Rosenberg M. Society and the adolescent self-image. Princeton NJ: Princeton University Press; 1965.
Cash TF. Body image. In: Kazdin A, editor. The encyclopedia of psychology. Washington, D.C.: American Psychological Association and Oxford University Press; 2000. p. 436–9.
Durkin SJ, Paxton SJ. Predictors of vulnerability to reduced body image satisfaction and psychological wellbeing in response to exposure to idealized female media images in adolescent girls. J Psychosom Res. 2002;53(5):995–1005.
Durkin SJ, Paxton SJ, Sorbello M. An integrative model of the impact of exposure to idealized female images on adolescent girls’ body satisfaction1. J Appl Soc Psychol. 2007;37(5):1092–117. doi:10.1111/j.1559-1816.2007.00201.x.
Groesz LM, Levine MP, Murnen SK. The effect of experimental presentation of thin media images on body satisfaction: a meta analytic review. Int J Eat Disord. 2002;31(1):1–16.
Garner DM, Olmsted MP, Bohr Y, Garfinkel PE. The eating attitudes test: psychometric features and clinical correlates. Psychol Med. 1982;12(4):871–8.
Willinge A, Touyz S, Charles M. How do body-dissatisfied and body-satisfied males and females judge the size of thin female celebrities? Int J Eat Disord. 2006;39(7):576–82.
Stice E, Shaw HE. Role of body dissatisfaction in the onset and maintenance of eating pathology: a synthesis of research findings. J Psychosom Res. 2002;53(5):985–93.
Kalpidou M, Costin D, Morris J. The relationship between Facebook and the well-being of undergraduate college students. Cyberpsychol Behav Soc Netw. 2011;14(4):183–9.
Van den Berg P, Thompson JK, Obremski-Brandon K, Coovert M. The tripartite influence model of body image and eating disturbance: a covariance structure modeling investigation testing the mediational role of appearance comparison. J Psychosom Res. 2002;53(5):1007–20.
Dalley SE, Buunk AP, Umit T. Female body dissatisfaction after exposure to overweight and thin media images: the role of body mass index and neuroticism. Pers Individ Dif. 2009;47(1):47–51.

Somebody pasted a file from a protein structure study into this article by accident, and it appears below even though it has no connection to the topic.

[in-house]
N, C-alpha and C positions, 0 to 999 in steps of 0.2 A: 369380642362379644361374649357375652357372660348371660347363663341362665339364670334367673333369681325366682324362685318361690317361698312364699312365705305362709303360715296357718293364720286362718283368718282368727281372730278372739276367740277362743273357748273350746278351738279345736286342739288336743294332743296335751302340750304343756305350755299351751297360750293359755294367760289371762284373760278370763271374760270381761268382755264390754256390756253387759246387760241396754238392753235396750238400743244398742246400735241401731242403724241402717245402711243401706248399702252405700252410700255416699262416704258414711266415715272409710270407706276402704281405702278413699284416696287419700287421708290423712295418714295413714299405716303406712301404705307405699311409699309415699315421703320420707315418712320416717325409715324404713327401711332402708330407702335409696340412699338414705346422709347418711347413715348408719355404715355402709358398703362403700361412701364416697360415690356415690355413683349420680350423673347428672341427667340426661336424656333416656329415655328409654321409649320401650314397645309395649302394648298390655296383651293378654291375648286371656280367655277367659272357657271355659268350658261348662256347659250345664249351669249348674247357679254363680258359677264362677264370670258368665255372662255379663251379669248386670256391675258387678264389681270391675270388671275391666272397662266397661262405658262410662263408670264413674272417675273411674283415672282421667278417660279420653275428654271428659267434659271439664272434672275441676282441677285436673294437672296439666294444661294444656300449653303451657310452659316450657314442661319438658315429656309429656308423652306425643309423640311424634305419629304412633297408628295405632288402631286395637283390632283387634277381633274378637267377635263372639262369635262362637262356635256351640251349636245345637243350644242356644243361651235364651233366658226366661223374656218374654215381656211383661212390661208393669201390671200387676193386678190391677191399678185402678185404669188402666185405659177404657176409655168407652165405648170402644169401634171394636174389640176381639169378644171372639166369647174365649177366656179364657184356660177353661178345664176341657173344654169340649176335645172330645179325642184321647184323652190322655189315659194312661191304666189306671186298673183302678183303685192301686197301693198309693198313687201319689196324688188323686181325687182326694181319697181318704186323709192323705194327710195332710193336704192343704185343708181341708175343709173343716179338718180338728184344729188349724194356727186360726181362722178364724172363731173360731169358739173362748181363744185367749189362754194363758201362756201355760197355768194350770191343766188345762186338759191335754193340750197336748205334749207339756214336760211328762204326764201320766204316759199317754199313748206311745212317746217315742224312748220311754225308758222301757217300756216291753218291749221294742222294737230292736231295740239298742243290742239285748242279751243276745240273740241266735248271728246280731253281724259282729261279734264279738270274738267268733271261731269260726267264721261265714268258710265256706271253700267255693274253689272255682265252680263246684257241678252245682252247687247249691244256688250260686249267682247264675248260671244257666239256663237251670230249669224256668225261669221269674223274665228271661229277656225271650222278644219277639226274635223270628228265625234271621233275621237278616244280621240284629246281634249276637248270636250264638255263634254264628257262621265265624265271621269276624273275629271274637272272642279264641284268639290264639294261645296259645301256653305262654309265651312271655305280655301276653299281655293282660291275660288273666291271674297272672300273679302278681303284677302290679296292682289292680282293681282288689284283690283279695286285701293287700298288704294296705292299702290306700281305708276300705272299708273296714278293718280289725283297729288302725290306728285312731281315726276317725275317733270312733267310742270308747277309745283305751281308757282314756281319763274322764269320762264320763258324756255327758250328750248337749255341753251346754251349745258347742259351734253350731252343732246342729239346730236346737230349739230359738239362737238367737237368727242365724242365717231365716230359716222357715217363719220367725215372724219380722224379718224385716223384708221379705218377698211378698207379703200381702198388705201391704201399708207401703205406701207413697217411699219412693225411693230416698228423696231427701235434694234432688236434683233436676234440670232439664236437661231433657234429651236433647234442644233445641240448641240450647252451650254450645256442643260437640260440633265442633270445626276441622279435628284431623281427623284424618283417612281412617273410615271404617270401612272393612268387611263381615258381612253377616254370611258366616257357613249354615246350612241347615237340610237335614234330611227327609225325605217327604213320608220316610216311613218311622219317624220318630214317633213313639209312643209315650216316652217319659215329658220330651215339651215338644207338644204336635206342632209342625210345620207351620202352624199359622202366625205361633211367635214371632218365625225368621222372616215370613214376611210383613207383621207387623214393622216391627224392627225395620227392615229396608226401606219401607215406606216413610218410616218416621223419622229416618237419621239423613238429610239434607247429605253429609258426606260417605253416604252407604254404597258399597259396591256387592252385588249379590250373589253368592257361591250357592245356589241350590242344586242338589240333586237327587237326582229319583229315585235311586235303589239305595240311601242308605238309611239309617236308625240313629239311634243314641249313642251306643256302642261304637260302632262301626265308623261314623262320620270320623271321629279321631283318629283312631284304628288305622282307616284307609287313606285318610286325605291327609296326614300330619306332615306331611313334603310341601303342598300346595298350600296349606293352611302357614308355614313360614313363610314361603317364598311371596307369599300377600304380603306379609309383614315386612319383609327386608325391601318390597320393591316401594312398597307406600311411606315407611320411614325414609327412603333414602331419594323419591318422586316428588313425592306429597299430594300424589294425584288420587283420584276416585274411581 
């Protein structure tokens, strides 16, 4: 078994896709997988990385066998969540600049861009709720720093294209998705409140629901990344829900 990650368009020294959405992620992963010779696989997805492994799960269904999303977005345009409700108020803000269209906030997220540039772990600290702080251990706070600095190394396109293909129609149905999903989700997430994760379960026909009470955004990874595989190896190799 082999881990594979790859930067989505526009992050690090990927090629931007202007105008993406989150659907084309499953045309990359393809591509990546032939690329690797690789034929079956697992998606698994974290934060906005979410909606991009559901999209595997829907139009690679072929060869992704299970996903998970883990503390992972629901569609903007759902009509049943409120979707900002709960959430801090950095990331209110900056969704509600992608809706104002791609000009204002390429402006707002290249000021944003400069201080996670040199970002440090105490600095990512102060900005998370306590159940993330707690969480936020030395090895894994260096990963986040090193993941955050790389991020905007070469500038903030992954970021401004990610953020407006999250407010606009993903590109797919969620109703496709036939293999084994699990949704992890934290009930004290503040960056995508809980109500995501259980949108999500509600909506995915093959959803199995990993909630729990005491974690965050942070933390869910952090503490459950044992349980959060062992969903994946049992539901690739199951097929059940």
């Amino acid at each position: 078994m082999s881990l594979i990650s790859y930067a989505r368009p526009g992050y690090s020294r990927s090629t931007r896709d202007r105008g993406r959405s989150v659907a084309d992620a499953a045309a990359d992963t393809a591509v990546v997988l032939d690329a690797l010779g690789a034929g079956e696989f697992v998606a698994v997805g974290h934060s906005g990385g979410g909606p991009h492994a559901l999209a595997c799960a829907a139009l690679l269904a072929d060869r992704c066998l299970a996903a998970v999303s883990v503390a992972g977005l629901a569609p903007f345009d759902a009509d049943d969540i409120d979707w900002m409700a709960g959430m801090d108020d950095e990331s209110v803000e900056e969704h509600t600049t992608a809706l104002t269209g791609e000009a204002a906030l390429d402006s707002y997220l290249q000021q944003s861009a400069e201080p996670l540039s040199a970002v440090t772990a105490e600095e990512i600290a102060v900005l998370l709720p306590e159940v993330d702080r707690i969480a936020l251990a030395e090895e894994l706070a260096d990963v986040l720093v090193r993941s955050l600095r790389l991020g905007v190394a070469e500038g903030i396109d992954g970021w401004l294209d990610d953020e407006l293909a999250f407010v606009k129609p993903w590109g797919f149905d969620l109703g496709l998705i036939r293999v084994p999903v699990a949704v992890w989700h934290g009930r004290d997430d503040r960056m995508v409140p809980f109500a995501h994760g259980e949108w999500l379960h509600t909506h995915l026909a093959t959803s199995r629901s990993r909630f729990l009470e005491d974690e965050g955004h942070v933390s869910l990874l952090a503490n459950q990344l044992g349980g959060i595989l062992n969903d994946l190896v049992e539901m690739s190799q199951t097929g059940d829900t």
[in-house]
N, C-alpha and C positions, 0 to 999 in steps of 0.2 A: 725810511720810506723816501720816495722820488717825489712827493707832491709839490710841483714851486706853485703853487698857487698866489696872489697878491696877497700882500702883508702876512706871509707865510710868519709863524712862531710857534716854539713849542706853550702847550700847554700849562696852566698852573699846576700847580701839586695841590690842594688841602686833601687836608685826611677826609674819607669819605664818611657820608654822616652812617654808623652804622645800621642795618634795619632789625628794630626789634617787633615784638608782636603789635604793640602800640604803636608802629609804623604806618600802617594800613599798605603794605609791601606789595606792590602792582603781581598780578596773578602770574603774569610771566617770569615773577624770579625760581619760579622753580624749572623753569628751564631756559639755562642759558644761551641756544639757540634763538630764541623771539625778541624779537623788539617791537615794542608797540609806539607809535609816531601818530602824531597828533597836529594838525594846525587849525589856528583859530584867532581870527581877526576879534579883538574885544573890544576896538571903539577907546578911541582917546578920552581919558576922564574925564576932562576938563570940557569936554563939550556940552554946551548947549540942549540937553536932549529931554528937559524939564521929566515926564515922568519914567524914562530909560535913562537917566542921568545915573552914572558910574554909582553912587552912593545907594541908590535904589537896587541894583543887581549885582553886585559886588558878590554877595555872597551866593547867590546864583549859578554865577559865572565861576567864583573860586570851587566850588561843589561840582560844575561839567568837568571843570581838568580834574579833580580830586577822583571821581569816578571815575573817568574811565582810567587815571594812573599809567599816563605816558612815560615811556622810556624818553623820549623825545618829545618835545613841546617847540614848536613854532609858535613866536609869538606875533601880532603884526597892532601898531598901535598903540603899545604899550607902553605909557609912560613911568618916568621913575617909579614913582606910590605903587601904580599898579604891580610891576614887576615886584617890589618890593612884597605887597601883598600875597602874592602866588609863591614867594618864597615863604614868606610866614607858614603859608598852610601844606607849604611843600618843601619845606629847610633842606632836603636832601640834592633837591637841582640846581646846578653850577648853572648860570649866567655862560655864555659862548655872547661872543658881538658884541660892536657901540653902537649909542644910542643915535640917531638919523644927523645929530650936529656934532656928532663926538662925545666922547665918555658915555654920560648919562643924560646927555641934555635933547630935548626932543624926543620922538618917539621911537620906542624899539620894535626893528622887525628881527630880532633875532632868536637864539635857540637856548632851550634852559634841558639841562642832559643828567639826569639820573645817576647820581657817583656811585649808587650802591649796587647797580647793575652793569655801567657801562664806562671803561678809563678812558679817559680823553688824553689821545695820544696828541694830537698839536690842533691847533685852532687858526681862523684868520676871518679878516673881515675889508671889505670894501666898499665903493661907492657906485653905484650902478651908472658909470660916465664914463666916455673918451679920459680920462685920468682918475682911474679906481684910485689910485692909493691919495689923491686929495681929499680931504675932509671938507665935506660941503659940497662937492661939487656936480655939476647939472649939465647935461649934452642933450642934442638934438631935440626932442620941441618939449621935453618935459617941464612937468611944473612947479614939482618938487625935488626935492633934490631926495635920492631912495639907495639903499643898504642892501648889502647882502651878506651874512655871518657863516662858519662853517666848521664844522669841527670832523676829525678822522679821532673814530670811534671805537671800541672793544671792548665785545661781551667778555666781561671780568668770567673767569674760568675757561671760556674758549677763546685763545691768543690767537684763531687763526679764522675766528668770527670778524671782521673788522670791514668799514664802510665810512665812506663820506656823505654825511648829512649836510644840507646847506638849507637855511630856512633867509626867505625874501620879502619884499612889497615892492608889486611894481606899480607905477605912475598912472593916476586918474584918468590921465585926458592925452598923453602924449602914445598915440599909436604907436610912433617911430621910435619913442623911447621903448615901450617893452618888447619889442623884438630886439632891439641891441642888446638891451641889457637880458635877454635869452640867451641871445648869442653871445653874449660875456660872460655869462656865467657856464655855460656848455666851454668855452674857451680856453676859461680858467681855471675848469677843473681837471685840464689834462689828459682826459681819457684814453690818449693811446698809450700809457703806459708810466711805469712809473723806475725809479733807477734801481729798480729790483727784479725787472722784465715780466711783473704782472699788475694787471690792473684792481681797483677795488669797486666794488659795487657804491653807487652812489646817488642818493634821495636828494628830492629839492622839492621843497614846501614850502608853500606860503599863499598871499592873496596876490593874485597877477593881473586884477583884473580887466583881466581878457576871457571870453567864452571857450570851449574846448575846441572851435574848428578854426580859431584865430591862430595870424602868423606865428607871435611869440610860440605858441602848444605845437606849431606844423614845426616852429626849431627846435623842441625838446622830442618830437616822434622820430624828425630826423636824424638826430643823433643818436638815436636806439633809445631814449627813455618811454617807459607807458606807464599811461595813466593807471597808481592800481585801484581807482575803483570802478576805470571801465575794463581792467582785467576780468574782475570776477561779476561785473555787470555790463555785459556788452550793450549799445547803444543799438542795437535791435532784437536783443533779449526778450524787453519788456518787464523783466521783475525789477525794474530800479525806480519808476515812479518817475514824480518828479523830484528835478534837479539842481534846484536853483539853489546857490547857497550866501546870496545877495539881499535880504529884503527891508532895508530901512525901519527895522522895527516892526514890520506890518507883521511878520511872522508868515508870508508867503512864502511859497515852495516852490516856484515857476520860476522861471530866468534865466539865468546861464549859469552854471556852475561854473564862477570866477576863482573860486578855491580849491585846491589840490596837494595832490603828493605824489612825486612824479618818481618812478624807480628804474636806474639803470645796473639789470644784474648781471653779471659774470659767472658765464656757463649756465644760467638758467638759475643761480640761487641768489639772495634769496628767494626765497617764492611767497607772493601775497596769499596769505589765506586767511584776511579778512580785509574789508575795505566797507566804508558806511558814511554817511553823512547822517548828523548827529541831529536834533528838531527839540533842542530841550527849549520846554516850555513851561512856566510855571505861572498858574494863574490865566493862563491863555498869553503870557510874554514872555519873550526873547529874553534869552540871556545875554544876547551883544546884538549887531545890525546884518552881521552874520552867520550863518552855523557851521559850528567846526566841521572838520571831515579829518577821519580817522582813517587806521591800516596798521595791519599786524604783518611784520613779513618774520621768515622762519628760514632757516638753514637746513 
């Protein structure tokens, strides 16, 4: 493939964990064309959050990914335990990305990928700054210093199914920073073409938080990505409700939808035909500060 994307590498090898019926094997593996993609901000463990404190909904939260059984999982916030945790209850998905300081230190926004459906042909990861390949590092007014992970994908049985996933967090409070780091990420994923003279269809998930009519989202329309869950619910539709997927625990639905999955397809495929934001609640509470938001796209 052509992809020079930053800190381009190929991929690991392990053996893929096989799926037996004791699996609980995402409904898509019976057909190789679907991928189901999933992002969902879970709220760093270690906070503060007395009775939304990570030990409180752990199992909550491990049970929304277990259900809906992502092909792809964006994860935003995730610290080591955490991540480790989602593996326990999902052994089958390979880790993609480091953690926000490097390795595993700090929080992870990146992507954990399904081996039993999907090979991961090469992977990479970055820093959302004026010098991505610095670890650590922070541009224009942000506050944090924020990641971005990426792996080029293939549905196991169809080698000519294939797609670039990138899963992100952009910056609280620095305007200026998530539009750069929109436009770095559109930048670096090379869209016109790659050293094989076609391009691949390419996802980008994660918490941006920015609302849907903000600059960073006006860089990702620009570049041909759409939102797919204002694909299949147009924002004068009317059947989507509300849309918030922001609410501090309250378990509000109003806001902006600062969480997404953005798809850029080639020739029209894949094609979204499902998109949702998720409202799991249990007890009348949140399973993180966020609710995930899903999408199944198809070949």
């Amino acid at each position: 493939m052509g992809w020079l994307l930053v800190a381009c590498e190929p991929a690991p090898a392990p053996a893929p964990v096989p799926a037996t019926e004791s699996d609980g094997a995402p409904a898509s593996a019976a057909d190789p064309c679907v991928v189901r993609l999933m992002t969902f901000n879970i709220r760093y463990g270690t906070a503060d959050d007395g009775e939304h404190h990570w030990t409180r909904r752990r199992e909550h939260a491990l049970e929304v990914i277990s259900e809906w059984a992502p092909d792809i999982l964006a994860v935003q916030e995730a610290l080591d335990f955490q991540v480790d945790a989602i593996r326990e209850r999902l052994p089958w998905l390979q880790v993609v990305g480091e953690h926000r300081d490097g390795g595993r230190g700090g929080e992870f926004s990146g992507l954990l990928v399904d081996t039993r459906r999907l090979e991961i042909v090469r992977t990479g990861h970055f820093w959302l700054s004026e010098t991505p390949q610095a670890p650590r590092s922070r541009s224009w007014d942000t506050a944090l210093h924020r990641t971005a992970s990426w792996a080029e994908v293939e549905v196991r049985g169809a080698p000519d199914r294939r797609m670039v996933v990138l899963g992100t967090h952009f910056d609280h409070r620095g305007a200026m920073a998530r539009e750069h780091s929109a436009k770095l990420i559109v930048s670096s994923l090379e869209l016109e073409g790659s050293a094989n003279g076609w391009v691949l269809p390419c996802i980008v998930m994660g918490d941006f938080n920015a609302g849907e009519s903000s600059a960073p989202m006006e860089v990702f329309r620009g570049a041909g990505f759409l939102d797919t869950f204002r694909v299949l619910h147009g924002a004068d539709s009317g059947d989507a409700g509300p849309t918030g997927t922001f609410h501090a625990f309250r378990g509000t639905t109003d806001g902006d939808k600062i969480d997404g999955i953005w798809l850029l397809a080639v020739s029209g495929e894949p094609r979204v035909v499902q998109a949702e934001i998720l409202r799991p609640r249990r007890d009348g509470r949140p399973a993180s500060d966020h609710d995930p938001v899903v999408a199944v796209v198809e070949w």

Roberts A, Good E. Media images and female body dissatisfaction: the moderating effects of the five-factor traits. Eat Behav. 2010;11(4):211–6.
Tucci S, Peters J. Media influences on body disatisfaction in female students. Psicothema. 2008;20(4):521–4.
Strahan EJ, Wilson AE, Cressman KE, Buote VM. Comparing to perfection: How cultural norms for appearance affect social comparisons and self-image. Body Image. 2006;3(3):211–27.
Krasnova H, Wenninger H, Widjaja T, Buxmann P. Envy on Facebook: A Hidden Threat to Users’ Life Satisfaction? Presented at the 11th International Conference on Wirtschaftsinformatik (WI), Leipzig, Germany. 2013.
Lavine H, Sweeney D, Wagner SH. Depicting women as sex objects in television advertising: effects on body dissatisfaction. Pers Soc Psychol Bull. 1999;25(8):1049–58.
Stice E. Review of the evidence for a sociocultural model of bulimia nervosa and an exploration of the mechanisms of action. Clin Psychol Rev. 1994;14(7):633–61.
Tiggemann M. Media influences on body image development. In: Cash TF, Pruzinsky T, editors. Body image: a handbook of theory, research, and clinical practice. New York NY: The Guilford Press; 2002. p. 91–8.
Williamson DA, White MA, York-Crowe E, Stewart TM. Cognitive-behavioral theories of eating disorders. Behav Modif. 2004;28(6):711–38.
Cho A, Kwak S-M, Lee J-H. Identifying attentional bias and emotional response after appearance-related stimuli exposure. Cyberpsychol Behav Soc Netw. 2013;16(1):50–5.
Ferguson CJ, Winegard B, Winegard BM. Who is the fairest one of all? How evolution guides peer and media influences on female body dissatisfaction. Rev Gen Psychol. 2011;15(1):11.
Ferguson CJ, Munoz ME, Garza A, Galindo M. Concurrent and prospective analyses of peer, television and social media influences on body dissatisfaction, eating disorder symptoms and life satisfaction in adolescent girls. Journal of Youth and Adolescence Jan. 2013 (Pagination):No Pagination Specified.
Vandenbosch L, Eggermont S. Understanding sexual objectification: a comprehensive approach toward media exposure and girls’ internalization of beauty ideals, self- objectification, and body surveillance. J Commun. 2012;62(5):869–87. doi:10.1111/j.1460- 2466.2012.01667.x.
The authors declare that they have no competing interests.
RC carried out the study, ran the statistical analyses and drafted the manuscript. AB supervised throughout and revised the manuscript accordingly. All authors read and approved the final manuscript.
Rights and permissions
This is an Open Access article distributed under the terms of the Creative Commons Attribution License (http://creativecommons.org/licenses/by/4.0), which permits unrestricted use, distribution, and reproduction in any medium, provided the original work is properly credited. The Creative Commons Public Domain Dedication waiver (http://creativecommons.org/publicdomain/zero/1.0/) applies to the data made available in this article, unless otherwise stated.
About this article
Cite this article
Cohen, R., Blaszczynski, A. Comparative effects of Facebook and conventional media on body image dissatisfaction. J Eat Disord 3, 23 (2015). https://doi.org/10.1186/s40337-015-0061-3
- Body image dissatisfaction
- Social media
- Appearance comparison